Client database – valuable yet neglected

Your firm’s list of contacts is critical to your marketing activity, and it can have a tremendous monetary value, too, so make it a priority.

This industry is still doing a poor job of building and maintaining a good client database, also known as CRM, or Client Relationship Management. We see it all the time when we are working inside firms. Furthermore, our research shows that the average A/E firm’s database equates to 40 names per employee. That is horrendously low. Just think about the number of work-related contacts in your mobile phone and how that would affect the number you could claim as your contacts. I often stress the importance of making the distinction between marketing and sales for the purpose of measuring return on investment. The client database is clearly a critical marketing function that requires investment. Your client database is essential for many of your marketing activities so it’s time we start acting like it.

Here are a few suggestions to inspire some changes in your client data management policy:

  • Less is more. Consider tying your CRM into your financial management software. Fewer databases is better. I am shocked at the number of firms that have three or more. Consider the inefficiencies and inaccuracies created by multiple sources of client information. We don’t dedicate enough resources to adequately keep up with one database, let alone two or more. Firms have more options than ever for client data management. You can buy an all-inclusive product or you can even tie in multiple databases using scripts or apps.
  • View it as an asset. Your client database is an asset that actually has a monetary value. The more you invest in it, the more it’s worth. You realize this value in being able to better market your services, which in turn drives growth in the enterprise. You can also realize a nice return in the form of cash if you were to sell your firm to the outside. In a transaction, a buyer is going to consider a great client database as one of your most valuable assets. For those of you who view marketing as nothing more than an overhead expense, maybe this will motivate you to start investing there.
  • It will grow your firm. Investment in the database should include both adding names and keeping the data accurate. A constant commitment to data integrity allows you to be more tactical and effective in your marketing. As such, you can increase the dollars spent on marketing with more confidence. Our research consistently shows that firms that spend more on marketing than others are more profitable and grow faster.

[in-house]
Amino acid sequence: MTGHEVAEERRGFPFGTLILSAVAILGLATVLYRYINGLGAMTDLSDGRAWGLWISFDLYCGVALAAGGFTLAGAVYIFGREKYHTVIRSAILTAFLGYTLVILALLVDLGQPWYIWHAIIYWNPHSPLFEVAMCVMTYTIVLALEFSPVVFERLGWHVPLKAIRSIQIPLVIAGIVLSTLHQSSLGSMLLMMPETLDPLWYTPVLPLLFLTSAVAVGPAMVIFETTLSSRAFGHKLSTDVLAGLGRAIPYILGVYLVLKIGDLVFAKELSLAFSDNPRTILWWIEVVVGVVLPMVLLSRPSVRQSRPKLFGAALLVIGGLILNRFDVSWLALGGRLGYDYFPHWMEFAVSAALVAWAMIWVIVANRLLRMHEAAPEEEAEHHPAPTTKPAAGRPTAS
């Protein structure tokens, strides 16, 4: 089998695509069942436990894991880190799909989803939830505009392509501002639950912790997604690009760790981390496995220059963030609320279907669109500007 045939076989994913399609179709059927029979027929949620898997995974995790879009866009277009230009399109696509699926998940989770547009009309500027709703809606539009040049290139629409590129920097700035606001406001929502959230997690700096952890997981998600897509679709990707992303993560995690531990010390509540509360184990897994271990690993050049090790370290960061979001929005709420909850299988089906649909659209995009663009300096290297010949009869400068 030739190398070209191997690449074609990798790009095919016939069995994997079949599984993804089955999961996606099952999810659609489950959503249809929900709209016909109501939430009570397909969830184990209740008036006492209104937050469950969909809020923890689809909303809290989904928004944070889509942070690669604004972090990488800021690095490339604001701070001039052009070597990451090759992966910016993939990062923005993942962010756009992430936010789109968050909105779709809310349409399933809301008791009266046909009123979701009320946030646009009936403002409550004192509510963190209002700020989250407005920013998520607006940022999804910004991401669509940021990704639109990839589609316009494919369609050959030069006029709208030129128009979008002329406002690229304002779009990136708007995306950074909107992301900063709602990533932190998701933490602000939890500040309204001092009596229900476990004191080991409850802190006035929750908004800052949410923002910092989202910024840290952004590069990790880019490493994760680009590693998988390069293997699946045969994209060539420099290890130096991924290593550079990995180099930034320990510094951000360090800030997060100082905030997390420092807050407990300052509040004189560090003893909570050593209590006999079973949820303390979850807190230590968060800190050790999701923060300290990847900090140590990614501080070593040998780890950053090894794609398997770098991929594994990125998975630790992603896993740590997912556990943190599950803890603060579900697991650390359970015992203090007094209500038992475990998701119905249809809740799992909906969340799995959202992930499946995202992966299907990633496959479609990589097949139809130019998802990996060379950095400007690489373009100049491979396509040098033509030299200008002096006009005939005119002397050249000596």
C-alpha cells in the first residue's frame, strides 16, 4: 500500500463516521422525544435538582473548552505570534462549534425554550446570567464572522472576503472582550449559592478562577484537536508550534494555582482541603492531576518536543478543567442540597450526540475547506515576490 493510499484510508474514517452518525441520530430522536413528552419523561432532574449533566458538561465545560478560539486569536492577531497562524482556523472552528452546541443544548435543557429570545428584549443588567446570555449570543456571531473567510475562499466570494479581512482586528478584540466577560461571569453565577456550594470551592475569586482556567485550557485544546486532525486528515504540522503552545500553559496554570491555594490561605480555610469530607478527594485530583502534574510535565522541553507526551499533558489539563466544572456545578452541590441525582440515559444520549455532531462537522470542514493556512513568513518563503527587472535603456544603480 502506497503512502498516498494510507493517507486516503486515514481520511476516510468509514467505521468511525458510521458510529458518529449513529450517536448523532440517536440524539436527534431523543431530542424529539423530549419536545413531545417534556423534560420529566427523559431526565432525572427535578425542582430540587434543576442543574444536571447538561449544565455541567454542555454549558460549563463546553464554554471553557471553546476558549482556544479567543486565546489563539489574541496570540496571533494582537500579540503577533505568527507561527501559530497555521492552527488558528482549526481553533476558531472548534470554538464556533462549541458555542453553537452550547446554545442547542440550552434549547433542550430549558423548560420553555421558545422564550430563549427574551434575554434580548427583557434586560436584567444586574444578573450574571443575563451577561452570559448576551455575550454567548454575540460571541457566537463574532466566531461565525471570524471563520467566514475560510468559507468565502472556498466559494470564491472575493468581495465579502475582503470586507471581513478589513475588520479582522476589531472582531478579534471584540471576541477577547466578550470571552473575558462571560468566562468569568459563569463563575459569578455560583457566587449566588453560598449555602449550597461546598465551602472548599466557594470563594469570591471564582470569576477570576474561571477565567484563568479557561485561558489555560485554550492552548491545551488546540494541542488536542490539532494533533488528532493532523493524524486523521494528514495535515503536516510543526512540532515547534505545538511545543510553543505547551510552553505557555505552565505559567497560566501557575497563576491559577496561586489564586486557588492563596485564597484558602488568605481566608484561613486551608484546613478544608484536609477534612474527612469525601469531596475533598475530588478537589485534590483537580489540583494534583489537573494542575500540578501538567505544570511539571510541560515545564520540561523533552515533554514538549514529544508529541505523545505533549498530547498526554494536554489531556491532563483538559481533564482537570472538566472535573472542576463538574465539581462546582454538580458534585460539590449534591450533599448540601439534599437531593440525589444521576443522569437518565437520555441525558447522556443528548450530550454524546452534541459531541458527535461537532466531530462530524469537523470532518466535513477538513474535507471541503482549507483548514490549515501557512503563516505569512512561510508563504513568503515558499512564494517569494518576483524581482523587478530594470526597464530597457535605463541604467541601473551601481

Once you commit to improving your client database and getting more out of it, consider making these items a part of the strategy:

  • Share the database companywide. Allow all employees access to client info. That does not mean you have to give everyone editing rights.
  • Assign one person to be in charge of the database. Make this person accountable for the data integrity, training people how to use the platform, and building the database.
  • Mine the data you already have. The widespread use of Microsoft Outlook means that many employees have work contacts in their phones and computers that need to be integrated into the company database. There are programs that can mine the contacts out of Outlook and put them in your main company database. Some of these can intelligently separate personal contacts from business contacts. Also consider integrating other places in the firm that house client data.
  • Use the database more in marketing. Have your marketing staff think of new ways to connect with your clients using the database. Newsletters, targeted white papers, and other information can better connect your clients to your company.

The quality of your database is a reflection of your brand. You cannot preach that you know your clients and take care of all their needs while mailing them a newsletter that has their name spelled wrong or the title they held before their last promotion. Even worse, sending mail or email to deceased contacts or the spouses of deceased contacts is not something any of us want to be associated with. Unfortunately, these kinds of things are happening everyday in firms everywhere. Your client database either works for you or against you. Start viewing your database like the valuable asset it is and make the investments needed to get the most out of it!

Chad Clinehens is Zweig Group’s executive vice president. Contact him at cclinehens@zweiggroup.com.

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Posted in Archives, Software + Tech | October 21st, 2016 by